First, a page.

The introduction of a "professional" range of digital samplers which the S700/X7000 started, continued with the appearance of the 12-bit S900 in late 1985[citation needed]. The 16-bit Akai S1000 followed in 1988. The latter was replaced by the S3000, which notably featured a writeable CD-ROM and hard disk recording, and was followed by the S5000 and S6000. Additional releases of note were the Z4 and Z8 24-bit 96 kHz samplers.


Akai also produced several Digital MIDI sequencers and digital synthesizers such as the MPC range (Music Production Center), a line of integrated drum machines, MIDI sequencers, samplers and direct-to-disk recorders that resemble drum machines.

In 2004, following a US distribution deal, the Akai Professional Musical Instrument division was acquired by Jack O'Donnell, owner of Numark, and audio-electronics corporation Alesis. The three brands operate under the banner Numark Industries, LLC of Cumberland RI.

An Akai product that is somewhat sought after in current times is the model DM13 microphone. This small, unidirectional unit was originally made for tape recorders, as well as CB radio equipment. Today, they can be found in the arsenal of many blues harmonica players due to its high gain and high impedance properties.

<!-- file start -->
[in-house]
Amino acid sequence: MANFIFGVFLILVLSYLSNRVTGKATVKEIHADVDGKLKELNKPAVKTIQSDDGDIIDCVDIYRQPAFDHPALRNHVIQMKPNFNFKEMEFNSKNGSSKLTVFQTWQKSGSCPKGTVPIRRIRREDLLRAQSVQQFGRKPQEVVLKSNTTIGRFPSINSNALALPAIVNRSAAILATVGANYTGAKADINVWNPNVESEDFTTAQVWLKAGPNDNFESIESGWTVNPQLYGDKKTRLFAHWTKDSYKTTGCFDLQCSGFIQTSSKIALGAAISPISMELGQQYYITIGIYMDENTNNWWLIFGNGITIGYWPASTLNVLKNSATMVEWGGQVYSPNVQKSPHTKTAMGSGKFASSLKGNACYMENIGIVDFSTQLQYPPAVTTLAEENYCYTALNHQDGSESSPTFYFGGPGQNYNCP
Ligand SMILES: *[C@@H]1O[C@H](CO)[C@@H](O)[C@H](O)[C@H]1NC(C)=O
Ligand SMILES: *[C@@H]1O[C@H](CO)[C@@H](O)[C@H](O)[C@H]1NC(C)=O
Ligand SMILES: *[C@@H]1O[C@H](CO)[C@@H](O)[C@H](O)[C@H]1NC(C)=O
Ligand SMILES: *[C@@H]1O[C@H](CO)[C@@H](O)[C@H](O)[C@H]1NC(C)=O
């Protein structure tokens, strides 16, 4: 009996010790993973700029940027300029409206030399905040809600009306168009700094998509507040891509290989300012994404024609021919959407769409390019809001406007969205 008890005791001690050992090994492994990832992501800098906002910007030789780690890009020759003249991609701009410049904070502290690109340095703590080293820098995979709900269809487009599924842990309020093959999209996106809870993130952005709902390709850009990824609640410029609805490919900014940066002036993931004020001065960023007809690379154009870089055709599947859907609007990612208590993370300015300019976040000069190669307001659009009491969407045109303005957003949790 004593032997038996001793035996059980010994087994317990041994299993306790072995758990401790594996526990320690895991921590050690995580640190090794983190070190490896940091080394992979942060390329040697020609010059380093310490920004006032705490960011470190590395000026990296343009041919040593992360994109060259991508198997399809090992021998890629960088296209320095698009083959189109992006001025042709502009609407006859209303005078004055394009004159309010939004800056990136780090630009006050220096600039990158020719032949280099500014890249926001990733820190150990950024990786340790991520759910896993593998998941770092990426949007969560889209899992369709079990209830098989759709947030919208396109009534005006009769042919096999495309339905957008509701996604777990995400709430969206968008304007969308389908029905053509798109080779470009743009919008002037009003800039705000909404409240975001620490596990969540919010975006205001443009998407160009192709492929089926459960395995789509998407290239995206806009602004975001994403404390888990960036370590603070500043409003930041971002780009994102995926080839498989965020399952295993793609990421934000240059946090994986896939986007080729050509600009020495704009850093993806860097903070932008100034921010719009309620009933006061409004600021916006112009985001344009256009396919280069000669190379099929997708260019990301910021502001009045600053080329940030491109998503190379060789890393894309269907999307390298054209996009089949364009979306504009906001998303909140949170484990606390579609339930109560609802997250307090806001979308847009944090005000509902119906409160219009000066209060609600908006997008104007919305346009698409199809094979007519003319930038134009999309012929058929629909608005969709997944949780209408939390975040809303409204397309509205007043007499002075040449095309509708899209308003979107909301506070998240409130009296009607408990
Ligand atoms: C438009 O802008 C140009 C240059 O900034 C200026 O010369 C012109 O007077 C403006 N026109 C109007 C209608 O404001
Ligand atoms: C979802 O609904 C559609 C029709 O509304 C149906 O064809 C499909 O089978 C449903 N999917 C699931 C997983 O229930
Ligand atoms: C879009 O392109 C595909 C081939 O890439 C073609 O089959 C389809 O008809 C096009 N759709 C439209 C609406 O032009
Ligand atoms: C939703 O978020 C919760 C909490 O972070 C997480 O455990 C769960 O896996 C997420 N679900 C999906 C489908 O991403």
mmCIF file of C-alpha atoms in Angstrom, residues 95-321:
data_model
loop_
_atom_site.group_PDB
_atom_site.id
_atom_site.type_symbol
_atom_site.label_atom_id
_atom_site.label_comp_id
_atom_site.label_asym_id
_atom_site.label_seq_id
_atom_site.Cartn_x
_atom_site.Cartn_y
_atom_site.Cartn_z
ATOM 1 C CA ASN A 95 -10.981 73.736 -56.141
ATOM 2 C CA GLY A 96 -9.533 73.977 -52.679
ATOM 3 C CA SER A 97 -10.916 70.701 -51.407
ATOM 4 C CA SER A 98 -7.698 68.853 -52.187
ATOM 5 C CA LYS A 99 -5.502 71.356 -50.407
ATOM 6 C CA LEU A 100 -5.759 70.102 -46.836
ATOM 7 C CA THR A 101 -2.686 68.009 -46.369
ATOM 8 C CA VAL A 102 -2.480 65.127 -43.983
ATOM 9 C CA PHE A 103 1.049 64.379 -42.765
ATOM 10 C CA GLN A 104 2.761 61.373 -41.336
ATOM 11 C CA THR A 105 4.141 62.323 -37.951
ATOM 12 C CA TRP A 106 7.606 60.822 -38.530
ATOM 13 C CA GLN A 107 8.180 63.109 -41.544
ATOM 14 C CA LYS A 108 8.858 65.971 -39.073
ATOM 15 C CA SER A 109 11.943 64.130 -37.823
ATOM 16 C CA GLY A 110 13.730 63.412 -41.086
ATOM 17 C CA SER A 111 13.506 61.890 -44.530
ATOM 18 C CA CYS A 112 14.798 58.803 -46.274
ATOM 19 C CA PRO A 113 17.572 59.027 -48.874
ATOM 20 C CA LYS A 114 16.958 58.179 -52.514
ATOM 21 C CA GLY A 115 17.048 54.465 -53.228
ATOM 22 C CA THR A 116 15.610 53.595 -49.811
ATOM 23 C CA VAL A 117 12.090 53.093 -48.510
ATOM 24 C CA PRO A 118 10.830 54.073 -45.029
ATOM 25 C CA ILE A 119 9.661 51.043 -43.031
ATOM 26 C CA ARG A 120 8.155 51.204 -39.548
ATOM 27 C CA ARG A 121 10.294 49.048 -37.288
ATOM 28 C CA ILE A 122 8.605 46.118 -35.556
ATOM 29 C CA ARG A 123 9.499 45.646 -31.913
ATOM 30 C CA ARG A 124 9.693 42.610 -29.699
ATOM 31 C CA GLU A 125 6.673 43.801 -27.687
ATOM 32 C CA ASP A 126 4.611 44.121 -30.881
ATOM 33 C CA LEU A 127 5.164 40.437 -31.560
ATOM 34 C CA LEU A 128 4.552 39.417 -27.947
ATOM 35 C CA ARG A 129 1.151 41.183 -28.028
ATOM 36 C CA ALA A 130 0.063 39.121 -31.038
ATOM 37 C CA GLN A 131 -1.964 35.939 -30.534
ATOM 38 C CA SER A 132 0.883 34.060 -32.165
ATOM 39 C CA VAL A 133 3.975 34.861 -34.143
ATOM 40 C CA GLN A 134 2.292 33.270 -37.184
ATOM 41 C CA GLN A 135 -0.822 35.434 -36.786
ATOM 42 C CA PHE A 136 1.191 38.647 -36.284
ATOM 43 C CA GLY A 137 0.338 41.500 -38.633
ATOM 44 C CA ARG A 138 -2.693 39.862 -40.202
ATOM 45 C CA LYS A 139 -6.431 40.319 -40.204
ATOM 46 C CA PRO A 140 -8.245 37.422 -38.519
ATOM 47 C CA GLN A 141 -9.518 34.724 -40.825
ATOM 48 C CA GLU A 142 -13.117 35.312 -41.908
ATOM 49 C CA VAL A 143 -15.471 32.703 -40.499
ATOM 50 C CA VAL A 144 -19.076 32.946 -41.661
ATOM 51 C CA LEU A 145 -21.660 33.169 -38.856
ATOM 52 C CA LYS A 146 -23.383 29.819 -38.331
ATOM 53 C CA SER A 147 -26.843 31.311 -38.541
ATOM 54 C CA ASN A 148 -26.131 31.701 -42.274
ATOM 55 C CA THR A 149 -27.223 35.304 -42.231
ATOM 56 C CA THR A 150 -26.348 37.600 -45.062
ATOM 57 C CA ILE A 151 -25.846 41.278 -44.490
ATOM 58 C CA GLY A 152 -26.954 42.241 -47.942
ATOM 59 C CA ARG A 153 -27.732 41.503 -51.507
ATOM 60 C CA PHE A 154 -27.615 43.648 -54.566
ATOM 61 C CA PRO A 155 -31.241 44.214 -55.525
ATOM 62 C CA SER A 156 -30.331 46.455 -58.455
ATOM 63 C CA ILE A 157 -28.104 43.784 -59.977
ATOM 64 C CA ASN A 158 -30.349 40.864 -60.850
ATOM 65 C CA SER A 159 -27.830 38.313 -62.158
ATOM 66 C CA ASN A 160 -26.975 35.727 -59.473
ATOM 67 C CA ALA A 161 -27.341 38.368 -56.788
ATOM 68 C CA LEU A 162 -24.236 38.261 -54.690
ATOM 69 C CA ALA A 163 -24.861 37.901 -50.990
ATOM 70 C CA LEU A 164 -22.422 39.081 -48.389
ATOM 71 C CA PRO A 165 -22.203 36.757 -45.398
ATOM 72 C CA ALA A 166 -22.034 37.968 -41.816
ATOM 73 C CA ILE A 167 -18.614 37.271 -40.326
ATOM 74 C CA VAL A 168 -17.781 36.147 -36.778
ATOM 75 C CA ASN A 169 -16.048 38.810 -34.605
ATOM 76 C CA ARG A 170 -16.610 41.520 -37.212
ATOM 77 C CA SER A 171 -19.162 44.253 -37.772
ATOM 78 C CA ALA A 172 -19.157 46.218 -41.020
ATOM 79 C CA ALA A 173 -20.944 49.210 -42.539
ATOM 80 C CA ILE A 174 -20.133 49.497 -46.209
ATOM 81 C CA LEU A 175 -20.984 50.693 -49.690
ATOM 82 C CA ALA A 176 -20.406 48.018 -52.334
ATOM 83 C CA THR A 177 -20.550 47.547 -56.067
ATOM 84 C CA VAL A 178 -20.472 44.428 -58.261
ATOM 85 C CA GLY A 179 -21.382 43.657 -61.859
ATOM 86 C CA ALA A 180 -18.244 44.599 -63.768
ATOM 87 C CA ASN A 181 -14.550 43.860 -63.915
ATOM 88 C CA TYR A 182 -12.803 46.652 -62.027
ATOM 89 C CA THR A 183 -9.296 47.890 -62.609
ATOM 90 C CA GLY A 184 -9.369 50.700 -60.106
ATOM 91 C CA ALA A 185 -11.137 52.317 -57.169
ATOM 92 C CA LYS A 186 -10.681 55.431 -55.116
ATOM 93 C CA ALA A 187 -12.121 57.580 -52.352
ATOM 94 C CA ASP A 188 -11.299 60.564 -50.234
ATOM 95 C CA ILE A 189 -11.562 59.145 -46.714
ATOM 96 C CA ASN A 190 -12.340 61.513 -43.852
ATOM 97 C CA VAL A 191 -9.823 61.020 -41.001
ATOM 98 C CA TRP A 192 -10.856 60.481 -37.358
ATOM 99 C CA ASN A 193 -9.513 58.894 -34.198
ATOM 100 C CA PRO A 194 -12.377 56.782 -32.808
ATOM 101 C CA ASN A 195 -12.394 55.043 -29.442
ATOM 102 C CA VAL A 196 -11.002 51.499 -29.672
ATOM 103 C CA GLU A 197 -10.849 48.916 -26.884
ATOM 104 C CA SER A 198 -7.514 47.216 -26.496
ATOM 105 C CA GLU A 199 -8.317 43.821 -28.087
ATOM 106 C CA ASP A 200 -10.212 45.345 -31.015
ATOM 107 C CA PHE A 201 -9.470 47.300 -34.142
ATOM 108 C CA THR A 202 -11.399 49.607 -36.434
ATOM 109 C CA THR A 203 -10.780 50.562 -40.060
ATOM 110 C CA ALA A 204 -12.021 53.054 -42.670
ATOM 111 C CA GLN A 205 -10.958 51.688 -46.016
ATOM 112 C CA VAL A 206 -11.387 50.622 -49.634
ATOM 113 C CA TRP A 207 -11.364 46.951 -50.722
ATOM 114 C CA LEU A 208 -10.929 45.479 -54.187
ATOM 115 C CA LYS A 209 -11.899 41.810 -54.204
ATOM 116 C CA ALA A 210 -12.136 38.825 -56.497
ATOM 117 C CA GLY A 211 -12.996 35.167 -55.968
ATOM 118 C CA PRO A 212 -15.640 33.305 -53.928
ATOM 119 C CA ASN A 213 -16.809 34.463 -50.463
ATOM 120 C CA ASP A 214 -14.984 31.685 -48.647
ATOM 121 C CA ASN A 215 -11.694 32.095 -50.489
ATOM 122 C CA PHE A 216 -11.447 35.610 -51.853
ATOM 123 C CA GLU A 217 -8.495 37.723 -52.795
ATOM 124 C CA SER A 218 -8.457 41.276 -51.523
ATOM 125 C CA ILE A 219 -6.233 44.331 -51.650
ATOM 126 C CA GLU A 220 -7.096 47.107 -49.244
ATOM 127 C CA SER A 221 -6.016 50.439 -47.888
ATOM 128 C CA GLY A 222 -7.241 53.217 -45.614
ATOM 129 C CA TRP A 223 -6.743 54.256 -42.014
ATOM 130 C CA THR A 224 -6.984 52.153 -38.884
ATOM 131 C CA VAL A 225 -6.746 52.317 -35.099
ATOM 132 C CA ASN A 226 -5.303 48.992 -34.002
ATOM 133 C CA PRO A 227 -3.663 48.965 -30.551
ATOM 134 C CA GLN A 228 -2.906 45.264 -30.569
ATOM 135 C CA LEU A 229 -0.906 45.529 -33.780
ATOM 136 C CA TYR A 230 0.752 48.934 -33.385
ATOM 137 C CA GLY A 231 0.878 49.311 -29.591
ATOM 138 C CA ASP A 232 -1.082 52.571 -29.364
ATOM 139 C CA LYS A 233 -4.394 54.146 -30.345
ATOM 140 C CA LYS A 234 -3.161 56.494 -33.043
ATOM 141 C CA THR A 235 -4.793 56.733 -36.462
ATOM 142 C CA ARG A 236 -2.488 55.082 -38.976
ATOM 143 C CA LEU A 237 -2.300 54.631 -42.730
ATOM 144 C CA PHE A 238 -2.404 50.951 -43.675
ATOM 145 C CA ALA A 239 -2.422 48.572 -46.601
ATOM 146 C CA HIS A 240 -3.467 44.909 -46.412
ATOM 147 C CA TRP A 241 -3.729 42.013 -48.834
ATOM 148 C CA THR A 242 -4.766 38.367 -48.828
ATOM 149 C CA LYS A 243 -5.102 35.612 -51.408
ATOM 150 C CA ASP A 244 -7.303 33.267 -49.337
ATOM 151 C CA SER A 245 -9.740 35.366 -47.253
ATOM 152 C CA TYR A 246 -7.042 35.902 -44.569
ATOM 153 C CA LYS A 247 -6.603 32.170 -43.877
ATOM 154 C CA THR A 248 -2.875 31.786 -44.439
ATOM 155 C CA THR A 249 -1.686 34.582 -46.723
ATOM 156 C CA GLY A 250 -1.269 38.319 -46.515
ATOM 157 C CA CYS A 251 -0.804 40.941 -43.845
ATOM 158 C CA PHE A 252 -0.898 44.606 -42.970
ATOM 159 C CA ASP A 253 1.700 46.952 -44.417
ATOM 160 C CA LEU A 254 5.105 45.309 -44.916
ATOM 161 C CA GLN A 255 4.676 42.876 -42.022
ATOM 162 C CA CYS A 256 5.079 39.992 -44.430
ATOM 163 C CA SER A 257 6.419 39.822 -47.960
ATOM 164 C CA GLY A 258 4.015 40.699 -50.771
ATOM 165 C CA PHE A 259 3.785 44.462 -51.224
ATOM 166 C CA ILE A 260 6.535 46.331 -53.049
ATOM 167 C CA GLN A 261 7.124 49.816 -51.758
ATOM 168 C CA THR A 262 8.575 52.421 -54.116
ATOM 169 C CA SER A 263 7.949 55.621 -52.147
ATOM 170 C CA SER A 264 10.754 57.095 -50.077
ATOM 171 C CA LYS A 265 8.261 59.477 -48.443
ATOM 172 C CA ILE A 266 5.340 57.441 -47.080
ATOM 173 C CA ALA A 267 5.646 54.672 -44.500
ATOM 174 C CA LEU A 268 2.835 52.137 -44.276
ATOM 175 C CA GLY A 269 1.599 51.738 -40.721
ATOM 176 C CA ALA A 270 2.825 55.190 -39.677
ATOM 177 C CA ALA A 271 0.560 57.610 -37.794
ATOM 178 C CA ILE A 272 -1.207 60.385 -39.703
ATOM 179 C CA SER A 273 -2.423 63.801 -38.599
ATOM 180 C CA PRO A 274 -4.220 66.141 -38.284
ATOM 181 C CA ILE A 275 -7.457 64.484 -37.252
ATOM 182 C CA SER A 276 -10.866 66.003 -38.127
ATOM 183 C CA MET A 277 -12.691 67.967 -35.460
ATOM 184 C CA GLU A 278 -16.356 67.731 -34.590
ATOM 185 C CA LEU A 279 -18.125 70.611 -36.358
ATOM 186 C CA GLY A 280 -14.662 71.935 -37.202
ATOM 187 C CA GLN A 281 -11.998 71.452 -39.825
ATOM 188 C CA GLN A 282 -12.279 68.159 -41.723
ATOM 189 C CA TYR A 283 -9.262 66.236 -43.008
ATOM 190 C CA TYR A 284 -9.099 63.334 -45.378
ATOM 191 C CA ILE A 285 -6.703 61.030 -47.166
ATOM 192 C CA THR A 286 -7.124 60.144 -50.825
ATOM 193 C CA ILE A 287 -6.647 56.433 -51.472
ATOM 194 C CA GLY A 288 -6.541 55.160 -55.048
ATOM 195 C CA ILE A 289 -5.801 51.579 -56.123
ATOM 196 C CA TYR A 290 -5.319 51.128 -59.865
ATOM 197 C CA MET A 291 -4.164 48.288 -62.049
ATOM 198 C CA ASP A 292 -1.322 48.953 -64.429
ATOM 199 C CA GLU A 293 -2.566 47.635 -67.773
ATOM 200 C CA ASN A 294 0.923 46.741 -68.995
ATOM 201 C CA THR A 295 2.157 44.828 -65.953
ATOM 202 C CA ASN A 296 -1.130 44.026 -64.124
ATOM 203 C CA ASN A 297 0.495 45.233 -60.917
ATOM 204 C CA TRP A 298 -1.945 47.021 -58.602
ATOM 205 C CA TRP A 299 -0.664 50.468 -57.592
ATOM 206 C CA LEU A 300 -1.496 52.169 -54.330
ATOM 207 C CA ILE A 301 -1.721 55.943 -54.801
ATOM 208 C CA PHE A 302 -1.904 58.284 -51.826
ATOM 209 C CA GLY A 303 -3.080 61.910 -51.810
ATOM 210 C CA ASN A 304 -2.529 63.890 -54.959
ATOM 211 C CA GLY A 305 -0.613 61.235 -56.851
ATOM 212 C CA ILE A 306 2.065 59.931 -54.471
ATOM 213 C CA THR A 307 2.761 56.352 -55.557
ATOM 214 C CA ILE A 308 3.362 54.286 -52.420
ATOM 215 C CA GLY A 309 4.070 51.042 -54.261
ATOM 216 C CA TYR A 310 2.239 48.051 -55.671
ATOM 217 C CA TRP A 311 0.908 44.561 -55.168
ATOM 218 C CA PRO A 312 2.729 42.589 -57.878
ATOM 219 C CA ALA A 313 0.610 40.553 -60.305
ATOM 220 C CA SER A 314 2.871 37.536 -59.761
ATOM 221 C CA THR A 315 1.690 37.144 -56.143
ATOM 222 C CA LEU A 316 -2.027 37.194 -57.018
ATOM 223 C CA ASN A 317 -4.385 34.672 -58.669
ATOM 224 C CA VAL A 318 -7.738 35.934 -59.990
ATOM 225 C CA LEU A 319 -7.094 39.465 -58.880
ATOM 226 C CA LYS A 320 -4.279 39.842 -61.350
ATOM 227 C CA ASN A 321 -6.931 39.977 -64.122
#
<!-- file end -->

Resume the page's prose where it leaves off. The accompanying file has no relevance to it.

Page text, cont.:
Current products


In early 2003, the consumer electronics company began undergoing a re-exposure by marketing various rebranded video products manufactured by Samsung. In the same year, Akai began to distribute home appliances such as HVAC units, vacuum cleaners, water filtration devices, and refrigerated store showcases.

In Canada, Akai portable DVD players were sold at 'The Source by Circuit City', and at Zellers, a division of the Hudson's Bay Company.


  Mobile Sound

  • Amplifiers
  • Cassette Receivers
  • CD Changers
  • CD Receivers
  • DVD Changers
  • DVD Receivers
  • Car Audio - DVD Players
  • Car Audio - Speakers
  • Car Audio - TFT Monitors

  Home Appliances


  • Clock Radios
  • Mini Systems
  • Micro Music Players
  • Retro Radios
  • Sound Boxes
  • Portable Music Players



  Akai Professional

  Akai Synthstation 25

Akai Professional, a division of Numark Industries, based in Rhode Island, United States, is not affiliated with Akai (a consumer audio and television manufacturer).

  Audio Samplers / Music Production Center

  Computer Audio Interfaces

  Drum Machines

  Electronic Wind Instruments

  Guitar Pedals

  iPod/iPad Keyboard Controllers

  Standalone Multi-track Audio Recorders

  Studio Monitor Speakers

  USB MIDI Controllers

  See also


  1. ^ a b "Akai S5000 & S6000". soundonsound.com. http://www.soundonsound.com/sos/jan99/articles/akais5000.325.htm. Retrieved 16 May 2011. 

  External links